On the heels of a 20-11 blowout loss on Friday night -- not to mention five consecutive defeats to their rivals -- the Red Sox turned the tables in the most resounding of ways.
"Good teams let things go quickly -- they just move on and play the next day," said Kevin Youkilis, who belted two homers and drove in six runs. "You don't worry about what happened the night before. If you do, you're going to find yourself going downhill quick."
The bats -- led by Youkilis and a host of other heroes -- belted A.J. Burnett around the yard.
"Youk was awesome," said Red Sox second baseman Dustin Pedroia. "That's why he's one of the best. We scored some runs early and kept going."
Meanwhile, from the mound, Junichi Tazawa belied his youth (23 years old) and lack of professional experience (none before this season) by firing six shutout innings en route to his second Major League win. Tazawa scattered eight hits, walking two and striking out two.
"Like I told you guys, when we get our pitching stopping their offense, things are going to happen. That's what happened today," said Red Sox slugger David Ortiz, who pummeled home run No. 20 on the season, a line shot over the Monster.
This was one to savor for the Red Sox, particularly if they can parlay it into some sustained momentum, which had been elusive in the 15-18 stretch that preceded Saturday.
"I thought we showed up with great energy, and that's important after a night like last night," said Red Sox manager Terry Francona. "And certainly getting runs early helps. They show up and play, and we played better today than we played yesterday."
Boston trimmed New York's lead to 6 1/2 games in the American League East entering Sunday night's rubber match, which features a glittering pitching matchup of Josh Beckett and CC Sabathia.
The victory also increased the Red Sox's AL Wild Card lead to two games over the Rangers, who lost, 5-4, to the Rays in 10 innings.
Tazawa, a right-hander who was pitching in the industrial leagues of Japan at this time a year ago, navigated out of several jams and finished his day by inducing Melky Cabrera to ground into a 4-6-3 double play on pitch No. 99.
"I felt more relaxed as the team got more runs," said Tazawa. "But I knew their offense was really good, so I just stayed focused on taking outs from them."
Though Burnett was nothing short of masterful against the Red Sox on Aug. 7, allowing one hit over 7 2/3 shutout frames, this marked the third time he has been shelled at Fenway this season.
Pedroia, Victor Martinez, Ortiz and Jason Bay all had multihit games.
The offense started early and never really stopped.
With runners at the corners and two outs in the first, Ortiz went with the pitch, lining a two-run double off the Green Monster. Bay then looped a single into left and Ortiz rumbled home from second to make it 3-0, Boston.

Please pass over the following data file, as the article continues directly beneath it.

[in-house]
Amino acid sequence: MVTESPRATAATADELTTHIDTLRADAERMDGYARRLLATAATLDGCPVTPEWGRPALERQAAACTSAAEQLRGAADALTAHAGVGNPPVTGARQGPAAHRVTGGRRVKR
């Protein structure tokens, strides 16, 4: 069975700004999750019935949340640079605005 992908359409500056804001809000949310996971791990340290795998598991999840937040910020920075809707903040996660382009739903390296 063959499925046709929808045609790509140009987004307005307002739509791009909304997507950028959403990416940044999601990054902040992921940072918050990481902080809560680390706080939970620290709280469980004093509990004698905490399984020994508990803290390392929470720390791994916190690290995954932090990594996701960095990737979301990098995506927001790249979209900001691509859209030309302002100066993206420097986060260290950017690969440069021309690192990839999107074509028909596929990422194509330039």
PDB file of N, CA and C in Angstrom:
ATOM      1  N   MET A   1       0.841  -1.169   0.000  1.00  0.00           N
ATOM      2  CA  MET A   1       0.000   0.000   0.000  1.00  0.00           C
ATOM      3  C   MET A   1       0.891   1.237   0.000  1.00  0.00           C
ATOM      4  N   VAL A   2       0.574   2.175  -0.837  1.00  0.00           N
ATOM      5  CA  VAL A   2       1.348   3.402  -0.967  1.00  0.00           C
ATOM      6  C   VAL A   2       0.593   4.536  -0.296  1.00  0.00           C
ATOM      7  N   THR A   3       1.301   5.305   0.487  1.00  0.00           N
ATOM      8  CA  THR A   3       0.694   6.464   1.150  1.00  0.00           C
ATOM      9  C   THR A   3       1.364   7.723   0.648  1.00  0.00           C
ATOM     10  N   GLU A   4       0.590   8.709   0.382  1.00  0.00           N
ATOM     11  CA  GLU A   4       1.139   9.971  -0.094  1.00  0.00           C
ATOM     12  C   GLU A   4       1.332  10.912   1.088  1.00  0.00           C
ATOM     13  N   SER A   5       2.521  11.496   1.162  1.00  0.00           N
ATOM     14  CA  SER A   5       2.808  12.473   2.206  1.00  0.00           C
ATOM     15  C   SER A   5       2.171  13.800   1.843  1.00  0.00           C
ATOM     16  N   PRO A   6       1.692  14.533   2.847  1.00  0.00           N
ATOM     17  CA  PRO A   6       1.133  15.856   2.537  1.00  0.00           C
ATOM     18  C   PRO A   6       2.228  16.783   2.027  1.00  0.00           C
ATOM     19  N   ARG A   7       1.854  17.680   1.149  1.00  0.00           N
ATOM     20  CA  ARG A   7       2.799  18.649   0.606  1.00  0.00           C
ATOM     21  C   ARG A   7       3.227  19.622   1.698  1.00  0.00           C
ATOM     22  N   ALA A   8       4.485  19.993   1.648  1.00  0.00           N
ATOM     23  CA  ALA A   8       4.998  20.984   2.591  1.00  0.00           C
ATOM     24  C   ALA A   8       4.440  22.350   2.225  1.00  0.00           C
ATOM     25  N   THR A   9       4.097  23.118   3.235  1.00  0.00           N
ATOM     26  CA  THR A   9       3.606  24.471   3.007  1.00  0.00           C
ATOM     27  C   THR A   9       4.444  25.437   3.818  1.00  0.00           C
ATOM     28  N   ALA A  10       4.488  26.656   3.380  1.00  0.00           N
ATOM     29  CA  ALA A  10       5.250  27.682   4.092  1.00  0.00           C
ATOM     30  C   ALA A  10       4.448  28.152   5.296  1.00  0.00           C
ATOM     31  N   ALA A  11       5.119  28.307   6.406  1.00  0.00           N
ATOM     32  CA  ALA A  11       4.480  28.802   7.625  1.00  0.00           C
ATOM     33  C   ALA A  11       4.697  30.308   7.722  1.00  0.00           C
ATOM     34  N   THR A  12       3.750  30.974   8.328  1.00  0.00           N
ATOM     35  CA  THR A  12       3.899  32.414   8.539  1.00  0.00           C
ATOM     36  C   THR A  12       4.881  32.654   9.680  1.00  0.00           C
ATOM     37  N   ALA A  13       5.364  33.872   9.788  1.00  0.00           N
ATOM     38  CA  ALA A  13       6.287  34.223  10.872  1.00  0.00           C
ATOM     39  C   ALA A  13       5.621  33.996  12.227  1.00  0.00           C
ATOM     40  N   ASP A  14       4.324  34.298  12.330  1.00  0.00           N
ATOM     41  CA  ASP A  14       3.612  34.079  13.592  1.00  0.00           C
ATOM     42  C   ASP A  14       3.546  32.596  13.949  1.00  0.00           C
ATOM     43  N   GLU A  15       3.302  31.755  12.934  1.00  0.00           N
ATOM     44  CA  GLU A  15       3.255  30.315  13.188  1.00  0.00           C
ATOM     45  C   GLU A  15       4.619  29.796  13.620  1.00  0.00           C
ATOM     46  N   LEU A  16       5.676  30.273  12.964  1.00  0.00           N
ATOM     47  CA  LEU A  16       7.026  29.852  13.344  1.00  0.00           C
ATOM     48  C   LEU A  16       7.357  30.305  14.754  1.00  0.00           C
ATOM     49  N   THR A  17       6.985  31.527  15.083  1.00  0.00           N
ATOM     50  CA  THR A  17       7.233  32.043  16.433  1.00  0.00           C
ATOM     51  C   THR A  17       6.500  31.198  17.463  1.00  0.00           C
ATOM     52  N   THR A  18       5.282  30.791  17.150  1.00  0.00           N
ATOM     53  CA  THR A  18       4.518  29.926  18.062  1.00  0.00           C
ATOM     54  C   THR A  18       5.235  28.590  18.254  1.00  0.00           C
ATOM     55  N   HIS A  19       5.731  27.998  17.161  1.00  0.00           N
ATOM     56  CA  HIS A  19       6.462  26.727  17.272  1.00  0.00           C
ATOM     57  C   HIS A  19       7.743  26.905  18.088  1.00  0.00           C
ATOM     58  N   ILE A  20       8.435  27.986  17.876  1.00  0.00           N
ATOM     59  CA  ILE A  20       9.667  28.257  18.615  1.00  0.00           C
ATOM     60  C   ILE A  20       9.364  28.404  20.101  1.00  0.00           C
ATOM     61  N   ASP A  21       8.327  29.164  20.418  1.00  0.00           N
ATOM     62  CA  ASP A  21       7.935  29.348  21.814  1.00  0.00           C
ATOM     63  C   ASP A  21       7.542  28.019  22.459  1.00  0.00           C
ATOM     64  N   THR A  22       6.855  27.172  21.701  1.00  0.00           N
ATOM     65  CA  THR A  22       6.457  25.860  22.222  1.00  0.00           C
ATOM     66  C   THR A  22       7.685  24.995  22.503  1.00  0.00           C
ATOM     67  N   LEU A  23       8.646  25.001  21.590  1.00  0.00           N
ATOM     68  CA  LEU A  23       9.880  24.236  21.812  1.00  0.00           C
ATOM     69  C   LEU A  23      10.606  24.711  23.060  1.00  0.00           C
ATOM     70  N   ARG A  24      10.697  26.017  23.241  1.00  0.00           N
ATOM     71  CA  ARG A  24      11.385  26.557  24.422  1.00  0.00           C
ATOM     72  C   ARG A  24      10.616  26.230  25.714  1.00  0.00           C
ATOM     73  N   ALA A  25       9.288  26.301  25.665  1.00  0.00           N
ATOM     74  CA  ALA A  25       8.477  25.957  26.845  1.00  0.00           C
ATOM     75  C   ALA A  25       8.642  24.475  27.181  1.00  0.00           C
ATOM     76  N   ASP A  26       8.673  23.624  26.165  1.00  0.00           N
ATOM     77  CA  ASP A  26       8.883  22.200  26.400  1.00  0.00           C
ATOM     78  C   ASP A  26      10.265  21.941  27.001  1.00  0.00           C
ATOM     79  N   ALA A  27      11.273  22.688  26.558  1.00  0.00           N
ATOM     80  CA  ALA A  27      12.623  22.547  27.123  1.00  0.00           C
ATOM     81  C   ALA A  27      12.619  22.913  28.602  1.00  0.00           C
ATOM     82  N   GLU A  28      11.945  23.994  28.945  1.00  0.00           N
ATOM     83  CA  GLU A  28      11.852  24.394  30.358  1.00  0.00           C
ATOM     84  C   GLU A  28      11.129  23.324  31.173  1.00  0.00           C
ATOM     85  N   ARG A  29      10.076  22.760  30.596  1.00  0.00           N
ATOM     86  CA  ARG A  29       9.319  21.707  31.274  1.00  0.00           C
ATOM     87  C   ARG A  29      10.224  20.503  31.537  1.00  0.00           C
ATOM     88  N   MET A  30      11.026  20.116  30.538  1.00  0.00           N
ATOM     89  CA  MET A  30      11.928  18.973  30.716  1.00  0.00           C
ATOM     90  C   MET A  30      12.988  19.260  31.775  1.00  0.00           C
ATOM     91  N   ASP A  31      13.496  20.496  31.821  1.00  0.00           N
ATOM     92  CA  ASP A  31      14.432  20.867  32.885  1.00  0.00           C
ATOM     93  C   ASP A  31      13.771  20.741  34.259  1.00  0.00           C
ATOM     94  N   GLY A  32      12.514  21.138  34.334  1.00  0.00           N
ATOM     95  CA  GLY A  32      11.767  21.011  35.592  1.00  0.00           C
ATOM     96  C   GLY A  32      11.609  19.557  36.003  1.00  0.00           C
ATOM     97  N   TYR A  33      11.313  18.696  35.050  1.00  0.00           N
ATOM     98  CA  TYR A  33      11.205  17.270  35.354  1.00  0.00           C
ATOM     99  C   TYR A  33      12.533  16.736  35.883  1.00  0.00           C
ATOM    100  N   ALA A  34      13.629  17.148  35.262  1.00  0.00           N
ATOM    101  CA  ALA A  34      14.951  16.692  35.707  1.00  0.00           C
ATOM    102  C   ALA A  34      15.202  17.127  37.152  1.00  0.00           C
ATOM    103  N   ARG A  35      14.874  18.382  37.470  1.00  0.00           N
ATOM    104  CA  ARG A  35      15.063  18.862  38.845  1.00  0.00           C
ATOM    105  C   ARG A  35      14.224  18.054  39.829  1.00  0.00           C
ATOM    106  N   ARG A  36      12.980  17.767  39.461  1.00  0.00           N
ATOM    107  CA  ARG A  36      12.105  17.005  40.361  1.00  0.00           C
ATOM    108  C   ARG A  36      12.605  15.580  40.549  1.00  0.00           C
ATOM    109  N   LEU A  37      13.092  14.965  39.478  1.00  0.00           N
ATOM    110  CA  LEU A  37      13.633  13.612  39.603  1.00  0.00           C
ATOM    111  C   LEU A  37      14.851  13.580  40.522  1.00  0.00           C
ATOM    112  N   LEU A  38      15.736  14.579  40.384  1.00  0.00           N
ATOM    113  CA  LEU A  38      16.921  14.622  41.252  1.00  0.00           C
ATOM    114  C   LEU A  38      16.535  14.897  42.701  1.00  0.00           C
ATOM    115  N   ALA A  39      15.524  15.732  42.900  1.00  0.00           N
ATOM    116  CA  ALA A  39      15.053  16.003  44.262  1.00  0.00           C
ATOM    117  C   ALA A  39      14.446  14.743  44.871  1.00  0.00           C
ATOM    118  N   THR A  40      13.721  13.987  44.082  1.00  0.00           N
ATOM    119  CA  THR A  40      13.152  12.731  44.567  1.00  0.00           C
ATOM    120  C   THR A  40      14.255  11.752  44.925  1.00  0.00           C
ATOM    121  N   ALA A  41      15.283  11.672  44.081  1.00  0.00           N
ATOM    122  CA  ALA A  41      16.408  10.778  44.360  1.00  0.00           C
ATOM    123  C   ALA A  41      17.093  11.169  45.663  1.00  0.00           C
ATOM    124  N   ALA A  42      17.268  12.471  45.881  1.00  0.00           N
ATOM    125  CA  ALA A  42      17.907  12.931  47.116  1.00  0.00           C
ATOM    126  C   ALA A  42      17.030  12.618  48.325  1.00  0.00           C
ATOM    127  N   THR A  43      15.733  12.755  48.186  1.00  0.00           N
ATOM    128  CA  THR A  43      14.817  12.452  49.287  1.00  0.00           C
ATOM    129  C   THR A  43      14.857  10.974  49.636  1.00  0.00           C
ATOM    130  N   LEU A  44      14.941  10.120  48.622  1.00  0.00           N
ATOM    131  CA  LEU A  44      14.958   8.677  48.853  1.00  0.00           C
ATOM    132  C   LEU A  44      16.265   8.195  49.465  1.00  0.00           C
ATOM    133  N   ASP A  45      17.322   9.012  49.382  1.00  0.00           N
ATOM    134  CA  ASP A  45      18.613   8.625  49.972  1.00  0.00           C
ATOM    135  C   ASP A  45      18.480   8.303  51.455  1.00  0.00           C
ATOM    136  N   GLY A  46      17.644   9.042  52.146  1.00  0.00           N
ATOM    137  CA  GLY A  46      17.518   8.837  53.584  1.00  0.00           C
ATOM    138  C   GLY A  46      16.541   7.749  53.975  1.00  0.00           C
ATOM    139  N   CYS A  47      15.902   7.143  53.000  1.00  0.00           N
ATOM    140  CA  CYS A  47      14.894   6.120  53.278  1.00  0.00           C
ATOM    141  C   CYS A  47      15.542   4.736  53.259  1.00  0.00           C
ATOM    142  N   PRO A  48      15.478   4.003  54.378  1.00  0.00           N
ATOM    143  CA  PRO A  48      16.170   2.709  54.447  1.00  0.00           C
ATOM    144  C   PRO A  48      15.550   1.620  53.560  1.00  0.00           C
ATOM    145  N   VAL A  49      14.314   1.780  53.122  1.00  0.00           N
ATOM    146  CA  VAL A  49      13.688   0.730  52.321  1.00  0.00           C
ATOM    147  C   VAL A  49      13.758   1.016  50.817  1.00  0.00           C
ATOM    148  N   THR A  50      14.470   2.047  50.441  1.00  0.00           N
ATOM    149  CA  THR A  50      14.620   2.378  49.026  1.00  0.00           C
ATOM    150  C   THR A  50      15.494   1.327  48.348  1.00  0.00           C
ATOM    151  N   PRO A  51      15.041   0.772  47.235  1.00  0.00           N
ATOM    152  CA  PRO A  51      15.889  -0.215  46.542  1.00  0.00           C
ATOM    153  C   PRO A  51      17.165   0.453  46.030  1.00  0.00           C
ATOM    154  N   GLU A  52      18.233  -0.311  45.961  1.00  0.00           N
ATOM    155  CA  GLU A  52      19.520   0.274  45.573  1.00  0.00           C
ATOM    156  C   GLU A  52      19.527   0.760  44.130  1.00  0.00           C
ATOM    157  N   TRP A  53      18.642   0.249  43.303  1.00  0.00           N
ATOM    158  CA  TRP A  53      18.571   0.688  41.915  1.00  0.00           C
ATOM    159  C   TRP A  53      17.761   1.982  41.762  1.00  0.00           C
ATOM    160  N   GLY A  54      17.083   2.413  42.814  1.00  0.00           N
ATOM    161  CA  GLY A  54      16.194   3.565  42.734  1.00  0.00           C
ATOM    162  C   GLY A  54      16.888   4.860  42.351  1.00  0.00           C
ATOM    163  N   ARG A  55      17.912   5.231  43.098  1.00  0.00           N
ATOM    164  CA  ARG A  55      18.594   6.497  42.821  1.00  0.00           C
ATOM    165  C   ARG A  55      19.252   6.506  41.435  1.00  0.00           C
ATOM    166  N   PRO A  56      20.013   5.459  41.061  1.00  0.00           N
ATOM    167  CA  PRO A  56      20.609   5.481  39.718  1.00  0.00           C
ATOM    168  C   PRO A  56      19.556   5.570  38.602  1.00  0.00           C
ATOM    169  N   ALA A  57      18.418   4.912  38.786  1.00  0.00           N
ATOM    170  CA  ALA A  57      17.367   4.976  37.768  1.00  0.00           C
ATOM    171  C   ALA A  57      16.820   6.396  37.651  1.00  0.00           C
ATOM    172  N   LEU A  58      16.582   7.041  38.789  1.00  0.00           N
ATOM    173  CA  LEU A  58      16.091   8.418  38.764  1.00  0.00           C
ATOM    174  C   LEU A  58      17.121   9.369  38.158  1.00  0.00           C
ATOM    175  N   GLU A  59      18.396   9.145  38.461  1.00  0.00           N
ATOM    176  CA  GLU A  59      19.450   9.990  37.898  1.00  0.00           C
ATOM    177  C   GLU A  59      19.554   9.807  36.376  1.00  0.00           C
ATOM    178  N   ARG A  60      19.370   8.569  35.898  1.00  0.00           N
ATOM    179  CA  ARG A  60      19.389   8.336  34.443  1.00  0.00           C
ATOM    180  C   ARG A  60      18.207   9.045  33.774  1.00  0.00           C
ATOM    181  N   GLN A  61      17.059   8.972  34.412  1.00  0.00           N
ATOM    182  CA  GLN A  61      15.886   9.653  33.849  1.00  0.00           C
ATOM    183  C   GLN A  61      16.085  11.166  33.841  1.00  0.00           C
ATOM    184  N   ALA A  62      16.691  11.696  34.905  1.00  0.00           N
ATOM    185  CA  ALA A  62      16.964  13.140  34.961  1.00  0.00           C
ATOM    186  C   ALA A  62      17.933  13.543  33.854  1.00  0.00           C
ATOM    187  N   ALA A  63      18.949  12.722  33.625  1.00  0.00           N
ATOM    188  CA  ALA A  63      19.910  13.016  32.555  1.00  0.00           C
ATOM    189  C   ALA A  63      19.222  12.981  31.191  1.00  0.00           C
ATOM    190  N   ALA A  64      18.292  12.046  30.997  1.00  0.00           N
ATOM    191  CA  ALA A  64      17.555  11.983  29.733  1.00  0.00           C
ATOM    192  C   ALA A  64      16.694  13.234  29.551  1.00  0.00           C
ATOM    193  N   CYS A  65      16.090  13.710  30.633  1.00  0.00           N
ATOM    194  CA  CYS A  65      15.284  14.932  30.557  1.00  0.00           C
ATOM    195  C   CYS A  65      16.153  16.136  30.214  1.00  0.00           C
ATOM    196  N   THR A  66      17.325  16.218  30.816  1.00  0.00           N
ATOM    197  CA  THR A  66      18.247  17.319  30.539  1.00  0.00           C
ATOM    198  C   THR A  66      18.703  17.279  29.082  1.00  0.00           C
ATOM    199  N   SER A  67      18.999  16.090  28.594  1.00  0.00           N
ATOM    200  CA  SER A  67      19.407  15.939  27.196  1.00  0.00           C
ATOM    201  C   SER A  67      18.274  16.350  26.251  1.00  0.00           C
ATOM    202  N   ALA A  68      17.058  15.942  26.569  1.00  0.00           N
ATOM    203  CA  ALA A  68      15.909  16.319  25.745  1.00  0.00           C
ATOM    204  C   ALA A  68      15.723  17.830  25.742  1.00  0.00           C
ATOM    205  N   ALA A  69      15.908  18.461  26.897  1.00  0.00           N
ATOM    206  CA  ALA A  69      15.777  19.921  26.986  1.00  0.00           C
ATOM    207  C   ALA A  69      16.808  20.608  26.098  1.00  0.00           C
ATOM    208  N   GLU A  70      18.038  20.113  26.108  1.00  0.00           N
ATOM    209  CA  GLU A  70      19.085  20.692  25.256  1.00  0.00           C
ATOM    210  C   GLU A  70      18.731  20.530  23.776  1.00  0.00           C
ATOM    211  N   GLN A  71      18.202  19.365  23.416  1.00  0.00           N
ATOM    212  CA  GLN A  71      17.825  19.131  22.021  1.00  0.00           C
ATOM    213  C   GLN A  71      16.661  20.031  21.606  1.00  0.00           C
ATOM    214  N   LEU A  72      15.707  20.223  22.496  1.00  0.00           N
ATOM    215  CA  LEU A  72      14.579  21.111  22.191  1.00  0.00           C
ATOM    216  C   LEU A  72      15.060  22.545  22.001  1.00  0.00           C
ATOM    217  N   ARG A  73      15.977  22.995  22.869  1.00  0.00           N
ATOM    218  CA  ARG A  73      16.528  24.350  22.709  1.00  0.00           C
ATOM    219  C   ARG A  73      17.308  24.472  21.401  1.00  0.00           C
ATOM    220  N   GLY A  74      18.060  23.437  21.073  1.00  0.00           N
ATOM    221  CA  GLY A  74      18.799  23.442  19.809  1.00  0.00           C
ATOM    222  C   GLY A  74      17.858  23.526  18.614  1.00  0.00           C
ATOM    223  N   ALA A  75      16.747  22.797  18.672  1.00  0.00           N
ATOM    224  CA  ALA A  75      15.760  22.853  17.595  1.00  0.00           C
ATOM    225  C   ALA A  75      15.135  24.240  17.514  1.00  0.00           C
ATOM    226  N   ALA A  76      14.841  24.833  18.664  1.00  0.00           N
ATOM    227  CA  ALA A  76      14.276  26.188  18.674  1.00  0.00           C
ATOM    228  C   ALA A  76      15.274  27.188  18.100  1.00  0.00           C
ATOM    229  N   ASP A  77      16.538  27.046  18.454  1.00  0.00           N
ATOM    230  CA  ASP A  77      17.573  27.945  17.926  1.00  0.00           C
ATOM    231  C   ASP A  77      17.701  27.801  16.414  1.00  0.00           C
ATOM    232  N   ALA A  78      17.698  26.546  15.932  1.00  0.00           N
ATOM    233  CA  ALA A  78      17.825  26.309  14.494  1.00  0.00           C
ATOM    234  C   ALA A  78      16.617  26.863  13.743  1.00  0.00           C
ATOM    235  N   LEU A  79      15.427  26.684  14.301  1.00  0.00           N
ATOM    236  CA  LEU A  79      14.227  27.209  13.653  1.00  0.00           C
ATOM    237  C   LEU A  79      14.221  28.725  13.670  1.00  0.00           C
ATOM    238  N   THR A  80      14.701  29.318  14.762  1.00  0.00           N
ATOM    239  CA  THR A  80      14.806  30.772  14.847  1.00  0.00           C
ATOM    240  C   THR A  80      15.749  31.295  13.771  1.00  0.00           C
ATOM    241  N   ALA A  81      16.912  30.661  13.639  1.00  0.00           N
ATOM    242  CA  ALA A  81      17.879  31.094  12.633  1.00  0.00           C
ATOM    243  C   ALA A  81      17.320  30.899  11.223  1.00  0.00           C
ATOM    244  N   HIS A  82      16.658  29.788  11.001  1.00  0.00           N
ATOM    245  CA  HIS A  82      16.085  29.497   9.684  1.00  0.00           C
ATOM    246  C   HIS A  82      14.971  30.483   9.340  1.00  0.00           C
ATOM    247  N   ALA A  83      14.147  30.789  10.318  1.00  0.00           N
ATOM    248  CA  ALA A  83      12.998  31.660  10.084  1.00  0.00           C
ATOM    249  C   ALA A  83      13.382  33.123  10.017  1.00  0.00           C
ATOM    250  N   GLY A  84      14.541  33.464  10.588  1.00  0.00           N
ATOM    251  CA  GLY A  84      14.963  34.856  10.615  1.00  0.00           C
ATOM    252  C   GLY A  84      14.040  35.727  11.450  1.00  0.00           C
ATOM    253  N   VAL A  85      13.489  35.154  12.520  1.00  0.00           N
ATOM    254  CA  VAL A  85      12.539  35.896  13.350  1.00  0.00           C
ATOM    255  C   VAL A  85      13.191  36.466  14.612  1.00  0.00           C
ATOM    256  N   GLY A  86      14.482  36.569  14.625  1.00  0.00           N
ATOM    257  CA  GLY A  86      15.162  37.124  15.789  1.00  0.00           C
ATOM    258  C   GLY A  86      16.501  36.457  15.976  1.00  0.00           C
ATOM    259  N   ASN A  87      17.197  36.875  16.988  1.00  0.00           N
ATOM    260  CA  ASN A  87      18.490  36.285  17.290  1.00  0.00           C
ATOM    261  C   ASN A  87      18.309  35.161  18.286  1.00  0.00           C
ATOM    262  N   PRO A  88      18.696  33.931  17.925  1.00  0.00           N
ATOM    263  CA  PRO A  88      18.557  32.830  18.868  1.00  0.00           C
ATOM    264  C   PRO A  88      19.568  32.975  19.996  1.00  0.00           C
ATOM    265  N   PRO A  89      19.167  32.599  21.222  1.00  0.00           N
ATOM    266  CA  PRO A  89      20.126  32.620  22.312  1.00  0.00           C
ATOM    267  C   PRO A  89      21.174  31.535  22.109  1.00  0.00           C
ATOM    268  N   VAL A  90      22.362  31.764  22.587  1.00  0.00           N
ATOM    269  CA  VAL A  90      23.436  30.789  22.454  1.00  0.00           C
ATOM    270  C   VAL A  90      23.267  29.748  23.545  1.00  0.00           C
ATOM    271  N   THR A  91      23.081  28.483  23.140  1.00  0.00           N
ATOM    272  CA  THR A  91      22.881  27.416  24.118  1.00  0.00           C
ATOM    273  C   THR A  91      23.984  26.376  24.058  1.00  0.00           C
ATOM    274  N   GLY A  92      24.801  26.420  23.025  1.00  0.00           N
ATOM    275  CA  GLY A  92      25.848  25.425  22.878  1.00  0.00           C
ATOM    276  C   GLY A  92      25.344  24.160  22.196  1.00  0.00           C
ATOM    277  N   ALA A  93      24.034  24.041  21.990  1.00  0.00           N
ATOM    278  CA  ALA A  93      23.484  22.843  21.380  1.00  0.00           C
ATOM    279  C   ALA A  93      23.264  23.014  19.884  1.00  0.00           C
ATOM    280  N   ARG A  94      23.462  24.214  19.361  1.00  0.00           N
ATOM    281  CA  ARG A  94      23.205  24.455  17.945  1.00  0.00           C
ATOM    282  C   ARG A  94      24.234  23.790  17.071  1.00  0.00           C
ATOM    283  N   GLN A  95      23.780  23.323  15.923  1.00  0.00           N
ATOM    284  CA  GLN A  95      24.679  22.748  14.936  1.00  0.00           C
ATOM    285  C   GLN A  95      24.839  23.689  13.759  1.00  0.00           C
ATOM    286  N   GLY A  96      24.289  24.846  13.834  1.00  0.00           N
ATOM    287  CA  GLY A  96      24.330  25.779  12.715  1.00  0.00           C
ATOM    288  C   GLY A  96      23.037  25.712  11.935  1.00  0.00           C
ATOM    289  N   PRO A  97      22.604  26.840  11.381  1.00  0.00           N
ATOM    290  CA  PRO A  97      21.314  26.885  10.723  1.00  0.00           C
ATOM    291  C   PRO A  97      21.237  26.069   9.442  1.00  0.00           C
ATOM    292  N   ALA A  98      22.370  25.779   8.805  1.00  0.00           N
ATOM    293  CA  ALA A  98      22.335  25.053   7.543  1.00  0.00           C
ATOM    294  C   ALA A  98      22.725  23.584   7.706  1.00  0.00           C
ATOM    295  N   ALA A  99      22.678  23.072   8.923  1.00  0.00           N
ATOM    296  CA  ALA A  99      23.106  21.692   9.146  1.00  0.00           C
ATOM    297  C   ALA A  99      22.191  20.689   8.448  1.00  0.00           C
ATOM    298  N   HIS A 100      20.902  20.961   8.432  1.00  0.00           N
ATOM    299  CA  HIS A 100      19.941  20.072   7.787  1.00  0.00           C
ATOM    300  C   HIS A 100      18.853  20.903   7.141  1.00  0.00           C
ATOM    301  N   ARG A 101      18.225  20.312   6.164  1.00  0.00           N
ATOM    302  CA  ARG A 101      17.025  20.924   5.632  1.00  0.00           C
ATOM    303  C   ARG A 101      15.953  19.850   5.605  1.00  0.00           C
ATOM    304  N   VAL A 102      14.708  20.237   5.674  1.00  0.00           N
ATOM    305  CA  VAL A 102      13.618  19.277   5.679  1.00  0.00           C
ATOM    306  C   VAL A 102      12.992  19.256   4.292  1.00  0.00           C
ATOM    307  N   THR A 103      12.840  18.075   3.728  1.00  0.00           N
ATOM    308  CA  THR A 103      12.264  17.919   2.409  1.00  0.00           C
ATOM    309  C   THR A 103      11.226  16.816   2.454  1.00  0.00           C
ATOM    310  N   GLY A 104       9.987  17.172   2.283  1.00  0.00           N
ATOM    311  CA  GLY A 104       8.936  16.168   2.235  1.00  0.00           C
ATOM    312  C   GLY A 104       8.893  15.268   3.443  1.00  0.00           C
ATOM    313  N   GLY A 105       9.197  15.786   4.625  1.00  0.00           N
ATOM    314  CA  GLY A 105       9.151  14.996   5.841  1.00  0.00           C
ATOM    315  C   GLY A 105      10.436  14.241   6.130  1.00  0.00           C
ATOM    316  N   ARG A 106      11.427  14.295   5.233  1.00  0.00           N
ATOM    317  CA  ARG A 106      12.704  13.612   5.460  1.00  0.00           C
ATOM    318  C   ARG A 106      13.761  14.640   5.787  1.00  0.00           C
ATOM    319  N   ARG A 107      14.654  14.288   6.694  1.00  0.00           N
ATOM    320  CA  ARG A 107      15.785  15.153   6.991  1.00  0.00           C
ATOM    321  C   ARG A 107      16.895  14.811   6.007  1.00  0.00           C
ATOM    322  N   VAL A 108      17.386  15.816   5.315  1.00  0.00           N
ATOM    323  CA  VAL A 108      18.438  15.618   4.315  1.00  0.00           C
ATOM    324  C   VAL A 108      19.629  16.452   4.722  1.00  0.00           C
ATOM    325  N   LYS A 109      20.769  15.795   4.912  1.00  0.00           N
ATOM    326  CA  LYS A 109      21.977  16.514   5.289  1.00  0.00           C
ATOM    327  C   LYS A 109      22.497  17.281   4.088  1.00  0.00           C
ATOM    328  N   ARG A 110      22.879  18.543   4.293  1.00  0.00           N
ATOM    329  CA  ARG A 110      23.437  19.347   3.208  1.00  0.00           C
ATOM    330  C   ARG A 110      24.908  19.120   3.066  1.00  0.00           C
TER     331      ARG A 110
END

"We scored 11 runs yesterday. We went out today and scored, what, another 14?" said Ortiz. "Like I said yesterday, we're going to hit. We're swinging the bat pretty good."
The Red Sox then made an even louder statement against Burnett in the bottom of the third. Alex Gonzalez hit a one-out solo homer, his first long ball since rejoining Boston a week ago. With two outs, Burnett lost his control, walking Pedroia and Martinez. That turned out to be highly costly, as Youkilis pummeled a three-run shot to left-center, giving Tazawa a commanding 7-0 lead.
The Yankees had some chances, putting two on with one out in the first, doing the same thing in the fourth, and getting two on with two outs in the fifth. Each time, however, Tazawa made the pitches he needed to escape.
"We had people come up with big hits today," said Red Sox catcher Jason Varitek. "You need those, and we made big pitches to complement the big hits."
While the big hits were delivered by the usual suspects, the pitches were delivered by a seemingly nerveless rookie who spent most of his season at Double-A Portland.
"What he's done in a very short period of time is impressive," said Red Sox pitching coach John Farrell.
Burnett briefly regrouped in the third and fourth, holding Boston scoreless. But Ortiz ended that with his two-out solo shot in the fifth. It was the seventh consecutive 20-homer season for Big Papi, who has 19 long balls since June 6.
"I'm just going to keep on swinging and let things happen," said Ortiz. "You guys know the first two months of the season were really tough on me. I'll just put those in the past and do what I can do right now."
Much like Ortiz, Boston's offense as a whole has had some peaks and valleys in recent weeks. But this much is clear. The bats look nothing like the bunch that somehow went 31 innings without scoring a run during that four-game sweep in New York two weeks ago.
"That's a really good team," Yankees first baseman Mark Teixeira said. "I mean, that team can score runs with the best of them. A.J. was going after them, and they were hitting. You've got to give them credit."
Ian Browne is a reporter for MLB.com. This story was not subject to the approval of Major League Baseball or its clubs.